Data torrents into the warehouse, flooding the rows of whirring racks inside the tall brick walls; a relentless flow of kilobytes which pours through the fibre optic cabling tucked in under the San Franciscan streets.
Oona and John have never met. She lives in Brazil, he in Swansea. She works for a law firm in Rio de Janeiro. He drives a forklift truck in a Homebase warehouse. Her username is based on a Portuguese philosopher. His on the winning captain of the 1999 Champions League final. They go about their lives, completely unaware of each other. They will never meet.
But here, here in this building of machines and wires, they are soul mates. Their data intertwines, kilobytes grouping together while the pair live their lives unaware, miles apart. The information they send from their laptops and their iPhones all finds its way to this place; electrons darting down cables, following a scent, until they meet inside the wiring of sleek black boxes. Ghosts in the machine, they call it, the way data pairs together.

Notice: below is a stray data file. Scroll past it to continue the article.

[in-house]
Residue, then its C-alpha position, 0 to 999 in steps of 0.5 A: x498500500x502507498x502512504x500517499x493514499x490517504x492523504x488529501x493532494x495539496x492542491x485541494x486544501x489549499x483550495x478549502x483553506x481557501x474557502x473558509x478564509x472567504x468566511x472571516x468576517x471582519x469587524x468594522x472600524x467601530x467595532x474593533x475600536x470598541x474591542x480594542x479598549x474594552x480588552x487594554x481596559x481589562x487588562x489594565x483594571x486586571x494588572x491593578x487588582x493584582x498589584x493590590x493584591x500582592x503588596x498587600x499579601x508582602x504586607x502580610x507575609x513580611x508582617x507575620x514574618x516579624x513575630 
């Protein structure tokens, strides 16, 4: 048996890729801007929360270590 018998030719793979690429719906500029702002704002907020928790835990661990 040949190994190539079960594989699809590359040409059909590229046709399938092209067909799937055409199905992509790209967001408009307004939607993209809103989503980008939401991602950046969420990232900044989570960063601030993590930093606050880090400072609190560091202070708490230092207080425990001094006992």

Inside these sleek black boxes, Oona and John hold each other close, waltzing to the constant time of the electric cooling fan above their heads. Their routine is admired by a never-ending audience of LOLs, WTFs and punctuation masquerading as affectionate smiles; data pouring in to offer warm congratulations.
Occasionally, other couples will pass. Lisa watching Question Time in Coventry walks by, arm wrapped around the waist of Graham, who can’t believe the weather in New York. Christopher sitting alone in a Berlin nightclub smiles as he tightly grasps the hand of Riki, who thinks she’ll never get a boyfriend in Tokyo. Data which has found its soulmate in this world of bright electrons.
But now, Oona’s data sits alone on their virtual dance floor. It was a horrible accident they said and everyone knows that warehouses can be dangerous places. Silently, she grieves with nothing but slowly degrading kilobytes of memories for company; her ghosts in this machine of relentless electronic pulses.